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Freedom is in the head and the notes,
This review is from: At Folsom Prison (Audio CD)
Johnny Cash is a voice from along time ago for me, a voice I heard and enjoyed for the first time in North Carolina in the late 60s, yes after Woodstock that occupied my musical conscience a lot too. What attracts me, and many other people, in this music?
First it is the country style, and I should say his country style which is very distinctive by the voice and the systematic, too systematic some would say, opening chords. We can recognize his songs because of that trait. It is not in every song, for sure, but quite present.
Second the themes are often dealing with crime, outlaw-ness, prison, the death penalty, the loss of freedom and the dream of freedom. Of course his concerts in prisons are famous and the songs he wrote to these prisons are well-known but he sings in prisons and about prisons to celebrate freedom, a sort of compensation for the inmates, a sort of relief for the ex-con he may have been, the demonstration that no matter what a man is free everywhere, even where he is locked up and tied up and humiliated. Freedom is in the head and not in the hands and guns of judges that gavel things away and prison wardens that ring their sticks on all the bars of the gates.
The third interest is his singing about love. For him love is simple: I am yours and you are mine, hence I keep on the line. That means love is a way to live with someone else and to share duties and chores, to live under common choices and with common objectives. He does not elaborate on the subject more than that.
The fourth element is America and its rebellious history. It is amazing how he rewrites the history of the United States in that simple perspective that the constitution is to be improved all the time to keep the promise of a government from the people, for the people and by the people. At times he speaks like Obama spoke in his campaign. But he does not deal with the serious dramas of modern history that we know. These dramas were divisive and he looks for unity, the unity of the United States after Gettysburg.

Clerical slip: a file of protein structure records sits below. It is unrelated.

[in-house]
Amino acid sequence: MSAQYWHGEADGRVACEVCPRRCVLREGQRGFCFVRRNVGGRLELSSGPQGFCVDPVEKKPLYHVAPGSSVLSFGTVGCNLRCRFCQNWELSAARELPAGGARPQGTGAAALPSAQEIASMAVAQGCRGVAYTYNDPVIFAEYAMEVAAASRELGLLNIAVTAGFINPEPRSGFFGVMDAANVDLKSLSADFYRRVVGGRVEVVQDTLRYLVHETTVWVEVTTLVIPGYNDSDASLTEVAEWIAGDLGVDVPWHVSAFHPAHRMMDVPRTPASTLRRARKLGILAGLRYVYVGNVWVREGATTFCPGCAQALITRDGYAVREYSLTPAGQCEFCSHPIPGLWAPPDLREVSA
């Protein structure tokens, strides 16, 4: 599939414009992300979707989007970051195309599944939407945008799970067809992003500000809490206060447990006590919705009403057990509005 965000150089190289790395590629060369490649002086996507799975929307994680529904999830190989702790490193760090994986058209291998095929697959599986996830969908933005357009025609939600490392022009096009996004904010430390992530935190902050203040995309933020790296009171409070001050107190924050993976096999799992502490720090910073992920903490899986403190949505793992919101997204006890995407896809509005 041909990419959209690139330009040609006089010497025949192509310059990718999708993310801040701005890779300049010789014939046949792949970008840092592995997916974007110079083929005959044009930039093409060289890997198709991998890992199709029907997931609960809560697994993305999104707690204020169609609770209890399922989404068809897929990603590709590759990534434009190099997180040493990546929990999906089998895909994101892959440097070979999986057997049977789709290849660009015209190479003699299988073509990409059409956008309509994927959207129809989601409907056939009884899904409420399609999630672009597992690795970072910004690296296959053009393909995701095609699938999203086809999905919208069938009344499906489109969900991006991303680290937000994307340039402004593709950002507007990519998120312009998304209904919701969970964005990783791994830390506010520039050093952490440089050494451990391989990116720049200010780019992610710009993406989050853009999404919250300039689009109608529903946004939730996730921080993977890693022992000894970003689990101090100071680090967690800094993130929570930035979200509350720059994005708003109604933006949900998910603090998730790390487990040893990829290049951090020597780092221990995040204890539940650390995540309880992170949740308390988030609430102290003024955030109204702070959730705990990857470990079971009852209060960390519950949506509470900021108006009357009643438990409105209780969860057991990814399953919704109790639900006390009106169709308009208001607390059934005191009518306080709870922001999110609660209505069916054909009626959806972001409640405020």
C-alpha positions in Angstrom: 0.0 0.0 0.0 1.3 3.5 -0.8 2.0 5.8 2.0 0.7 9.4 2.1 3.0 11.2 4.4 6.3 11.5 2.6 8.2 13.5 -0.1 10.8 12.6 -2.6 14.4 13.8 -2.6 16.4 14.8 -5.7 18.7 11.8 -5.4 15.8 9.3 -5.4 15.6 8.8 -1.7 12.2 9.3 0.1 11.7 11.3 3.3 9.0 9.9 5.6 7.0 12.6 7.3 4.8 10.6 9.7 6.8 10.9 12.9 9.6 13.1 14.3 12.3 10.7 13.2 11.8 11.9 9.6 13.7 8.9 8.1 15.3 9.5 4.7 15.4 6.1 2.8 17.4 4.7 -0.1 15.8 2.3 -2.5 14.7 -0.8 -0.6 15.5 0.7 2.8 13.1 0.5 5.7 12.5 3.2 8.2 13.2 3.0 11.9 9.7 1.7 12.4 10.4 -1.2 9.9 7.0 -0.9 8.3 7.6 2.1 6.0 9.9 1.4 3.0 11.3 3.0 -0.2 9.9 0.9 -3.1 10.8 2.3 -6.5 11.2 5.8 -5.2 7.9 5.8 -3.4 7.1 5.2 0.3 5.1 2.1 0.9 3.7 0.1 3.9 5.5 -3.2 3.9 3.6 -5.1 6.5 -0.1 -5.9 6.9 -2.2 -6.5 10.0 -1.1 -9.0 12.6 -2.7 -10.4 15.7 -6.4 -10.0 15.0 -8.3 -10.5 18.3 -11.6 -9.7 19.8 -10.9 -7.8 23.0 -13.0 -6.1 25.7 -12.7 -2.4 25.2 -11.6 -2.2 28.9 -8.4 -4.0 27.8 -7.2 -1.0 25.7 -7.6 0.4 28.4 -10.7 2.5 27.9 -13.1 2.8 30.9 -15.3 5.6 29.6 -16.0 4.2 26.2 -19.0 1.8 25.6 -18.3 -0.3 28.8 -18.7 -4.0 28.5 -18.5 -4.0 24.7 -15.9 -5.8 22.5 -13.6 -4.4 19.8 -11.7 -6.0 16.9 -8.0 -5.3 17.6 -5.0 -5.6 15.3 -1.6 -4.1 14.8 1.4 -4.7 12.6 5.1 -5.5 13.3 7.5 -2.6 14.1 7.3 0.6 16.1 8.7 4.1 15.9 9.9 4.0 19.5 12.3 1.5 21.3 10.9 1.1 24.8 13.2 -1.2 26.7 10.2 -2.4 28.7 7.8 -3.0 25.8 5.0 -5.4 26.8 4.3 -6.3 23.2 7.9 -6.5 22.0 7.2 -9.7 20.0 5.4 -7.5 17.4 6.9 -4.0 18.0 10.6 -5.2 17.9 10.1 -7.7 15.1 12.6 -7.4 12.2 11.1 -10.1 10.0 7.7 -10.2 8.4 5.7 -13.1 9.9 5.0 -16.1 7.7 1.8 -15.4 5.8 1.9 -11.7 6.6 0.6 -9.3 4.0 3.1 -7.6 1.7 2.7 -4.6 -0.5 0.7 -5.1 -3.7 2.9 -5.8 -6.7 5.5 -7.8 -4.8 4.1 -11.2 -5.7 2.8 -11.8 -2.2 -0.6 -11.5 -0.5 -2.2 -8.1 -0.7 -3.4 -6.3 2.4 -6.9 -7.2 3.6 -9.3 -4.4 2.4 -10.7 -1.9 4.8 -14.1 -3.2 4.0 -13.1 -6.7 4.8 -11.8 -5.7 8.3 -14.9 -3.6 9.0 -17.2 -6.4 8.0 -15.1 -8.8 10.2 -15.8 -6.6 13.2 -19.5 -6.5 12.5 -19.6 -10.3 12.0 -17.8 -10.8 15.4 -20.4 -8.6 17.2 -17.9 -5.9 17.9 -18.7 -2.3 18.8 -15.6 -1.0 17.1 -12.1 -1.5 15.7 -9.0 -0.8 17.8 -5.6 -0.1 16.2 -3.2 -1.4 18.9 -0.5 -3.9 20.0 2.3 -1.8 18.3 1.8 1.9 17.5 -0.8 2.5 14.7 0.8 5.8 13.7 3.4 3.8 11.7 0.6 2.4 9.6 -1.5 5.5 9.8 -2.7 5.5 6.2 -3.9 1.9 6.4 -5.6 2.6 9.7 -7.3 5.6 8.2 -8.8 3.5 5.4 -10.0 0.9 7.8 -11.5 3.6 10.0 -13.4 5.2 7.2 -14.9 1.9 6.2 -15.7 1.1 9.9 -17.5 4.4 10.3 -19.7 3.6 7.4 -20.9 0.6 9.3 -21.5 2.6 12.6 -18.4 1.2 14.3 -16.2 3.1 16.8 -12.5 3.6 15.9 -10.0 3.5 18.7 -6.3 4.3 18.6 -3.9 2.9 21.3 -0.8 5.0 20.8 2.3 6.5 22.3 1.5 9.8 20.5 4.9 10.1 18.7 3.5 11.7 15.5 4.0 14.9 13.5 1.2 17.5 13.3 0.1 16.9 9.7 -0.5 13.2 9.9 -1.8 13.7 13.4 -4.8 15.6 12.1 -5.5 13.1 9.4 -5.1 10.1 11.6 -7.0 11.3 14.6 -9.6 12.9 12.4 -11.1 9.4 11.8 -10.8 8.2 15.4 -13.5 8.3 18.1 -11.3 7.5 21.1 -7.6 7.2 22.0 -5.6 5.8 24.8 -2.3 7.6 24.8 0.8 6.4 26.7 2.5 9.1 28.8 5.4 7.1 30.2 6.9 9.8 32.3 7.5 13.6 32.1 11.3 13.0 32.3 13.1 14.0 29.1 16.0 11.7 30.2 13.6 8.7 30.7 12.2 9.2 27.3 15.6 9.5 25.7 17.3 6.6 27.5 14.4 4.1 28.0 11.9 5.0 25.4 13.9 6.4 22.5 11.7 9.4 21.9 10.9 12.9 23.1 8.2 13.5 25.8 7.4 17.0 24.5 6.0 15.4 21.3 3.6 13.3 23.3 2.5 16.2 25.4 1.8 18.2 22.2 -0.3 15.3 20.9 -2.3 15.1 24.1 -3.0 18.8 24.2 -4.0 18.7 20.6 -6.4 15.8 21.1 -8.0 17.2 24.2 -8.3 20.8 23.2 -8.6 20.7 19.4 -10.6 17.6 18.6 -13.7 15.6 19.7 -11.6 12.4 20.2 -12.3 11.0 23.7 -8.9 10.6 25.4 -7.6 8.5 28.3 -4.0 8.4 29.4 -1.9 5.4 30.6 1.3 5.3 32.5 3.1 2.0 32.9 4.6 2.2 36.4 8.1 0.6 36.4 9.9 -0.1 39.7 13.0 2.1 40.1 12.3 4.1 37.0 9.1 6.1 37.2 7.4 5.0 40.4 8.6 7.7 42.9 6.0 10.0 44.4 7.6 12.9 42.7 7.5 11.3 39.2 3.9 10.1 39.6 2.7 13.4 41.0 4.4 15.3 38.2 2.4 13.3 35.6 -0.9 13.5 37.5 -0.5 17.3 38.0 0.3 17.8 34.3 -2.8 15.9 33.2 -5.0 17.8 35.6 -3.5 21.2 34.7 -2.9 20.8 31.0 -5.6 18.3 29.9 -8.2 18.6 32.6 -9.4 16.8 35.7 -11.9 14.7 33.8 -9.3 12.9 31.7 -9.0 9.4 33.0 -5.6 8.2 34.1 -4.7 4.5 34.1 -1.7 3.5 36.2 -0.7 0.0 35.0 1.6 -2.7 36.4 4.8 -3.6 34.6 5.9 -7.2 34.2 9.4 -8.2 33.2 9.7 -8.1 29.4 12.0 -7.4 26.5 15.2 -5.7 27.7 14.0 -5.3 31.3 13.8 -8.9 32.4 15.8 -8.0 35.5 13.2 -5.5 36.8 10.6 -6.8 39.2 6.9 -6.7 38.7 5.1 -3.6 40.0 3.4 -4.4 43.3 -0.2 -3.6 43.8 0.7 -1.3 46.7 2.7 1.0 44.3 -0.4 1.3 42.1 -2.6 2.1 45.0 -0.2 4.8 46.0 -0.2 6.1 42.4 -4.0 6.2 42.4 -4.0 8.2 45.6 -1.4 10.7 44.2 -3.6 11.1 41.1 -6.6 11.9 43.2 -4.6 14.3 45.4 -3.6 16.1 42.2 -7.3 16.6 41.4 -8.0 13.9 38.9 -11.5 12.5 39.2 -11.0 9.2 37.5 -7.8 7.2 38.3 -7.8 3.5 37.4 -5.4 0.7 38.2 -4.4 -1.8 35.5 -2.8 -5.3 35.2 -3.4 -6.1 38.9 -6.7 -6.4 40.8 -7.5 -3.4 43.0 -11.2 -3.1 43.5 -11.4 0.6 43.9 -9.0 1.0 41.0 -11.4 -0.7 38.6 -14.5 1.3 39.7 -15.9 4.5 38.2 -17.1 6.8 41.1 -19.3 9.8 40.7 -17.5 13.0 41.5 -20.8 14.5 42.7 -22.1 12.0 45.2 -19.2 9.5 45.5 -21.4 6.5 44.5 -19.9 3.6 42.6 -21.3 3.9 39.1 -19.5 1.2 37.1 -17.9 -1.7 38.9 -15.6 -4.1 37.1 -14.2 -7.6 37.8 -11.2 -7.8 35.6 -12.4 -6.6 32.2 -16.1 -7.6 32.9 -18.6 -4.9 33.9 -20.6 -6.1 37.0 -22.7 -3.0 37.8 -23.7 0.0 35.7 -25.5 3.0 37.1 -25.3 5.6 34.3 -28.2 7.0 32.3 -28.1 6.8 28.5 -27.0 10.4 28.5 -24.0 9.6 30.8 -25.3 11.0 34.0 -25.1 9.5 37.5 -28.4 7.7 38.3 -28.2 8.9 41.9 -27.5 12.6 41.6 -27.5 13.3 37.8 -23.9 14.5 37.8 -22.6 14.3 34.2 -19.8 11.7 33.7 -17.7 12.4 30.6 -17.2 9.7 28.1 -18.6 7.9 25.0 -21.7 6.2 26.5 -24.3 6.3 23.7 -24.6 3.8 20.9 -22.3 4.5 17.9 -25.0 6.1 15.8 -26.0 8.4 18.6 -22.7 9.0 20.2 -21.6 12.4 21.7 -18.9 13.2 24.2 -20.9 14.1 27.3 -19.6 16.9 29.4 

Then he wrote some songs that were absolutely luminously brilliant and my favorite in that line is the Boy Named Sue. It portrays the relation between a father and a son in the most loving and moving terms. I think that it is probably one of the best songs ever written in the world about that subject, the recognition of the enormous debt a son has towards his father, and the acknowledgement of the tremendous responsibility a father has towards his son. And what's more this is contradictory and that contradiction is expressed entirely in a name. No love is lost here but there is a lot of love there anyway, but certainly not wasted.
The song about his ending up in prison because he was picking a dandelion flower after midnight in a city that had a curfew to prevent the roaming around of bad guys is also very funny and original, and yes I have experienced that in a small city in North Carolina. I did not end up in prison and with a ticket but I had to prove my identity because I was too close to some flowers in the street late at night.
That's what is most moving in Johnny Cash. He is speaking to us of a world that we have encountered, visited, liked and feared, disliked and jeered, and the night when I was more or less "kidnapped" for a few hours by some frantic students who pretended to be the Ku Klux Klan is one episode that goes in that direction: a deep love-fear relation with the deeper layers of the American society.
And yet I defended peace in Vietnam under Nixon, including in the press and no one ever said anything against the right to do so, even if they were in full disagreement with the content. My best recollection in that line is when I was asked, by a local newspaper, my opinion on Davis California in 1974 or so and I answered that I loved the extreme quiet working atmosphere of this campus city but that it was cut from the rest of the world like an intellectual ghetto. Some did not like the "ghetto".
That's what Johnny Cash is for me and He is not aging that much altogether.
Dr Jacques COULARDEAU